South African cities can no longer afford isolated and disengaged interventions. How will the investments in the Metro South East build a greater town to township link and improve city life for millions in Cape Town.
This week in we talk to Shuaib Philander, a member of 20sk8, a skate group which was featured in the short film Jas Boude about how he views Cape Town.
This week we meet Cape Town photographer Johnny Miller, who has a keen sense of observing the world around him, and in his own words, isn’t afraid of much.
Future Cape Town, and the Urban Design Institute of South Africa (UDISA) present the event series ‘The future of public space’. On Monday, 04 April, the first series will be held at 71 Hout st and will address the topic of the Future of Public Space through presentations, short films, and a panel discussion.
A young architect confronts the social and spatial inequality that still plagues the city by proposing an evocative experience through design of the Centre for the Study of Violence and Reconciliation.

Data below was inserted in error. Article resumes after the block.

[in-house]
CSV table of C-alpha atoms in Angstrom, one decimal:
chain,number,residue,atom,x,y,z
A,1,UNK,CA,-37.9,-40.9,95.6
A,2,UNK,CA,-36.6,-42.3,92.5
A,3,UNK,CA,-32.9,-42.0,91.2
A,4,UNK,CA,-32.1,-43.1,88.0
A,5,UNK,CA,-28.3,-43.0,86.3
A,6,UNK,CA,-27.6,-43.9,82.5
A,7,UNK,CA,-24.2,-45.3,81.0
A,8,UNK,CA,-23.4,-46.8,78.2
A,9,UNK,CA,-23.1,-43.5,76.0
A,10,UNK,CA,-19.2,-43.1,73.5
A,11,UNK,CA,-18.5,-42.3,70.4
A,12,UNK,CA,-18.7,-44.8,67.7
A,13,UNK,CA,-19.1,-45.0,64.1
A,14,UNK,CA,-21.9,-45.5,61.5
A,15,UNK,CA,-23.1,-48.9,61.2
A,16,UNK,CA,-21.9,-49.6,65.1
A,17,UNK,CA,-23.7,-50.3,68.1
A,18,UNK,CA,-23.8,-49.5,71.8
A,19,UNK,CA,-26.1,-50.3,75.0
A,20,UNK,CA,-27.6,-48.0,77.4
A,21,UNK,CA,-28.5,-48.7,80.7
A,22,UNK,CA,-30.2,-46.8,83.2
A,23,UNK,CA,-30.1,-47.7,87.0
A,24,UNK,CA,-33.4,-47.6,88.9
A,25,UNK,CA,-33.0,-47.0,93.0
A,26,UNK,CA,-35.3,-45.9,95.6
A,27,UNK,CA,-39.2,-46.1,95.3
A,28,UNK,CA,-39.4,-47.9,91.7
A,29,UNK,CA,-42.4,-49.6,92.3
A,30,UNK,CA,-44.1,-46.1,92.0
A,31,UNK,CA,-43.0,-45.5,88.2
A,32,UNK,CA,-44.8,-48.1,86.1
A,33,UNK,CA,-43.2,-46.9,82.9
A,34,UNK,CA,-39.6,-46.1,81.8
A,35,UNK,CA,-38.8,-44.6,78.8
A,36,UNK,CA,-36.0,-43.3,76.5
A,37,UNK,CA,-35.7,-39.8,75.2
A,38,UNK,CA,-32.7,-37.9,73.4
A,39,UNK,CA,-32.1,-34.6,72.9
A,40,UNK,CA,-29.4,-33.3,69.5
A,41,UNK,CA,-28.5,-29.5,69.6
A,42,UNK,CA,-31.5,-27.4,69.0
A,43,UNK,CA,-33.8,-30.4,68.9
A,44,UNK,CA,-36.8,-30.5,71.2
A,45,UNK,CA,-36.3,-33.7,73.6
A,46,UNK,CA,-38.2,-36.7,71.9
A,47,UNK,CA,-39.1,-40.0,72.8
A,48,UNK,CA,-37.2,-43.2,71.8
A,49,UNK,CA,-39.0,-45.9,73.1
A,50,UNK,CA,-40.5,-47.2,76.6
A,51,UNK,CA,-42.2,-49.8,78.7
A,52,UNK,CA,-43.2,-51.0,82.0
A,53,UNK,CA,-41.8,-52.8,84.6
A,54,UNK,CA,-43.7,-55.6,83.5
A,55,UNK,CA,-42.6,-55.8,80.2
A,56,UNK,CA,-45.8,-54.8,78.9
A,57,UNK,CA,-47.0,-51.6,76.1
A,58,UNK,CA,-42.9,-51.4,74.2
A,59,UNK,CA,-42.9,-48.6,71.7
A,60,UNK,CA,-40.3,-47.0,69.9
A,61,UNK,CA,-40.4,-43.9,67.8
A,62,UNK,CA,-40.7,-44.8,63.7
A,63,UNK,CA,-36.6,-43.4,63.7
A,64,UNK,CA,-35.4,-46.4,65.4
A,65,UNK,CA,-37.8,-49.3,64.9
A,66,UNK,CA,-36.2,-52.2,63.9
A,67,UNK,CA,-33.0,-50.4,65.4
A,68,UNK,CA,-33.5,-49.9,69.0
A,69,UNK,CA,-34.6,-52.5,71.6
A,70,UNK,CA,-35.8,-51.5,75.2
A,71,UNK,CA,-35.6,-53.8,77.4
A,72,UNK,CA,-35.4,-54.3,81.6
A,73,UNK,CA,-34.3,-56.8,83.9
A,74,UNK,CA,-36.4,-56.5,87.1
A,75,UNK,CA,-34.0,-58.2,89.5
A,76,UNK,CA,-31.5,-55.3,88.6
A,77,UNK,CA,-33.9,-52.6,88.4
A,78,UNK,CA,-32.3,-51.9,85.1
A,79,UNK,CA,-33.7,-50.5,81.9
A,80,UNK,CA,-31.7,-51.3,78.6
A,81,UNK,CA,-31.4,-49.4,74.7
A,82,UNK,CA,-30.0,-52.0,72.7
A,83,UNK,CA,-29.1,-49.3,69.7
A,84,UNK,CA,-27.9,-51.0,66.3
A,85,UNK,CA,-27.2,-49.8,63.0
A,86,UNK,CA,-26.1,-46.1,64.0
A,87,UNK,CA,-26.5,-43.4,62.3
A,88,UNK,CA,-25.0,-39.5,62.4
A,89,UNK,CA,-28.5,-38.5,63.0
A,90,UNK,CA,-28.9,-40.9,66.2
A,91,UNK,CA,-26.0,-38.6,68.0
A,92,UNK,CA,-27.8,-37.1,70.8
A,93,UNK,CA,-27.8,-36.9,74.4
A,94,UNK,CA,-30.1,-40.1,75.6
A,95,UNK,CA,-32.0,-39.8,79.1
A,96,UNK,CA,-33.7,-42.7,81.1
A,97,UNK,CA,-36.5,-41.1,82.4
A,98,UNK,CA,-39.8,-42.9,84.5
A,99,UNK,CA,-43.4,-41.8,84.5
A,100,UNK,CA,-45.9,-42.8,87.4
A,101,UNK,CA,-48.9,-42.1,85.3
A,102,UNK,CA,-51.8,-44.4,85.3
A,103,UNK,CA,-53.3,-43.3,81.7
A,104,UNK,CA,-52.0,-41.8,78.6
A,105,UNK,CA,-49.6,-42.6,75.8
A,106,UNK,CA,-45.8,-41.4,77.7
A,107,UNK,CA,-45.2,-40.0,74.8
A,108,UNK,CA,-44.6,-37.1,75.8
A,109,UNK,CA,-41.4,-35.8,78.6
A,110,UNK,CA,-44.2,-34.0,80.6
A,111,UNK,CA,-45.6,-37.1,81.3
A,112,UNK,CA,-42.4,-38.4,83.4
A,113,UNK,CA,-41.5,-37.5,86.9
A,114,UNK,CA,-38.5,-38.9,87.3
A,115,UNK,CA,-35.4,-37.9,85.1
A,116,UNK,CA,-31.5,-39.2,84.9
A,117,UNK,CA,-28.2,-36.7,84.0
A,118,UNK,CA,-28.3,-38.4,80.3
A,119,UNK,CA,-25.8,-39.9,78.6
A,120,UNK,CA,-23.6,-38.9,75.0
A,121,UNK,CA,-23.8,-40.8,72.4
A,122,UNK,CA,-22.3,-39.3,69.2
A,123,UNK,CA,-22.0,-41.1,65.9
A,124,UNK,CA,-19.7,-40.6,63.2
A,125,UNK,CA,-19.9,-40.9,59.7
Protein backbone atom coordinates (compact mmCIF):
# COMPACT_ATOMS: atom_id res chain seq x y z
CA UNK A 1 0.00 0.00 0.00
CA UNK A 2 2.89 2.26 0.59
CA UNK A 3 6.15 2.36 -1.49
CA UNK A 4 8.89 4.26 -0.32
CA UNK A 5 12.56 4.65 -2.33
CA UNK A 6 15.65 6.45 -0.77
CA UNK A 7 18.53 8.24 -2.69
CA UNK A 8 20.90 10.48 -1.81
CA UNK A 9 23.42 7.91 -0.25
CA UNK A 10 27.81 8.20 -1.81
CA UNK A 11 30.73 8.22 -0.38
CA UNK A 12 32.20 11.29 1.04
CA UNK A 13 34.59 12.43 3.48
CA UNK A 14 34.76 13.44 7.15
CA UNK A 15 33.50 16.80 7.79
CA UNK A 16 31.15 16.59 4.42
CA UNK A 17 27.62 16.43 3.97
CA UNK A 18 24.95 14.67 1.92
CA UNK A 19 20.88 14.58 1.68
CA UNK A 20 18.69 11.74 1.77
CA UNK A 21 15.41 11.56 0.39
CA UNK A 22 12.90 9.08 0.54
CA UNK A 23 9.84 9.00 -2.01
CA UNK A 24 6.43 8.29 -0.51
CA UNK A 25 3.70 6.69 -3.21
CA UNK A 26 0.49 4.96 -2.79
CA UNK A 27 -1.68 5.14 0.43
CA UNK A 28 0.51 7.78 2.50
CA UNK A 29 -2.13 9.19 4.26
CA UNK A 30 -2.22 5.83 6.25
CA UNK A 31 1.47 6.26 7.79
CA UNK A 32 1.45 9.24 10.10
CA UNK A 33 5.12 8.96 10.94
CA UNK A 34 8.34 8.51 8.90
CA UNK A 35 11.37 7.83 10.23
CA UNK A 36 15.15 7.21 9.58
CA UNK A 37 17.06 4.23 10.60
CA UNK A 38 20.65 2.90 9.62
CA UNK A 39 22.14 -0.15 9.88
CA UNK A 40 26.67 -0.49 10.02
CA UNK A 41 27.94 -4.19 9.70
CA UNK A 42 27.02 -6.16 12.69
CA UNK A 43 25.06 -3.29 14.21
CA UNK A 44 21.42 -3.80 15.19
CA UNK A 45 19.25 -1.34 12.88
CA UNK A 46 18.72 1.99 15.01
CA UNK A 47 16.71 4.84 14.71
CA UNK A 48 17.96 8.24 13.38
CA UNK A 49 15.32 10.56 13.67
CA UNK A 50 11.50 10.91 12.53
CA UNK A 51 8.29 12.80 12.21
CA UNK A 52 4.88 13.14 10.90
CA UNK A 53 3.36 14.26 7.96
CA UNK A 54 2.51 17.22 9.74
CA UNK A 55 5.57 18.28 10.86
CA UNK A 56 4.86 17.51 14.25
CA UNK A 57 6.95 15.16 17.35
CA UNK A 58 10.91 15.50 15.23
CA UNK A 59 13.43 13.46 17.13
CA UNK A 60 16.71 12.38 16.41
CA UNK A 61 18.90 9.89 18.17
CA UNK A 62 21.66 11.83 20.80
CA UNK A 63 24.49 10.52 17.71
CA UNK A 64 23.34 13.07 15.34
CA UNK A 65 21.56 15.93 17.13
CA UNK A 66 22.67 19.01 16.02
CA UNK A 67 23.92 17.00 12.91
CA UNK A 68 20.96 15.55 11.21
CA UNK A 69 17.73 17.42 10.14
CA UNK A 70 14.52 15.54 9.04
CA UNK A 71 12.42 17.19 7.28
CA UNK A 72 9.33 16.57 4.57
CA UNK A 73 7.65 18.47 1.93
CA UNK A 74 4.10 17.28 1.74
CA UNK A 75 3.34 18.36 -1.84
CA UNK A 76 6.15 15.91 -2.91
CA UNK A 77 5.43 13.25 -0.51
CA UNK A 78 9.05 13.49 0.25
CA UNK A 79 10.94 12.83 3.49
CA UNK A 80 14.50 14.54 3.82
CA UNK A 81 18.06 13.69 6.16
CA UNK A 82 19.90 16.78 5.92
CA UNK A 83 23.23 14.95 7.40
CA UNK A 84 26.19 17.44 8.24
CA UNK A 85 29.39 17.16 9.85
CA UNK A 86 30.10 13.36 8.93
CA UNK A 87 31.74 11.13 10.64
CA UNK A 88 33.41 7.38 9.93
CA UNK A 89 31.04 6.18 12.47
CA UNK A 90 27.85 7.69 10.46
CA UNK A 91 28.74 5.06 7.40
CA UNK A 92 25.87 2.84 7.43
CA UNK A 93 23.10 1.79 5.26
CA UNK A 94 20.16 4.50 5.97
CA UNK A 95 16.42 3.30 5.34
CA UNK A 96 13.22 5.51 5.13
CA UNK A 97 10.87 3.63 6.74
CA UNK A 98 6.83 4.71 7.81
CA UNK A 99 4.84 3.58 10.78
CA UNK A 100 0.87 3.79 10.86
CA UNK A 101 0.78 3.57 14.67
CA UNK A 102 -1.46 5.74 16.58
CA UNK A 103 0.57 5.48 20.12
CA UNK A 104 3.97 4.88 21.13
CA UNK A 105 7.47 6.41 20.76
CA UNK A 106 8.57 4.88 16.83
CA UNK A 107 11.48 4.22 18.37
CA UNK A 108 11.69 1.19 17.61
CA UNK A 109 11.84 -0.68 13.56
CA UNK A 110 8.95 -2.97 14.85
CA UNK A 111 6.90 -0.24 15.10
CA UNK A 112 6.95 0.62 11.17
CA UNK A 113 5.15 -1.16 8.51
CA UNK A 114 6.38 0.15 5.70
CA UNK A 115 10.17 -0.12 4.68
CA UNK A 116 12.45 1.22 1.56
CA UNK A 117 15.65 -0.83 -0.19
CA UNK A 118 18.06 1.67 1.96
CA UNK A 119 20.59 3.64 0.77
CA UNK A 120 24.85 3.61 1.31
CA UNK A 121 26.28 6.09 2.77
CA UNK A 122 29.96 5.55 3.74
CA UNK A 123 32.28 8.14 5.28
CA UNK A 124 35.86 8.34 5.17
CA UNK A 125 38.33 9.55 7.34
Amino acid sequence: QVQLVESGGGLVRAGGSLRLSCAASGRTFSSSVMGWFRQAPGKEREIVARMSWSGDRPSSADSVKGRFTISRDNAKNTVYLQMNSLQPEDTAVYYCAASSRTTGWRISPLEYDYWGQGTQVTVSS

The International Architecture Biennale Rotterdam calls for projects under the theme THE NEXT ECONOMY. Edgar Pieterse elaborates why this theme provides a fantastic opportunity for African urban designers, architects, landscape architects, academics, artists, planners, cities, universities, companies and social organizations.
This Uneven Growth workshop explores the challenges and proposes solutions to the rapid growth underway in Lagos. The workshop forms part of a MoMA series of six interdisciplinary teams presenting growing megacities around the world.
Séverine Deneuvlin and Roy Maconachie look at gated communities in the context of Buenos Aires. They show that gated communities in the Argentine capital reflect crime fears in a nation where 86% reported feelings of insecurity.
Future Cape Town caught up with Lunga Mateta, managing director of Creative Nestlings to get her take on what it means to live in the Mother City.
A visit to Mozambique’s capital can be an experience in luxury. Maputo’s newly-built international airport sells aftershaves for $230 and bottles of Dom Perignon for $320. But for the majority of the country’s citizens, Mozambique represents something very different. GDP and growth rates say little of the distribution of wealth and living conditions, and the country’s incredible riches exist alongside crippling poverty.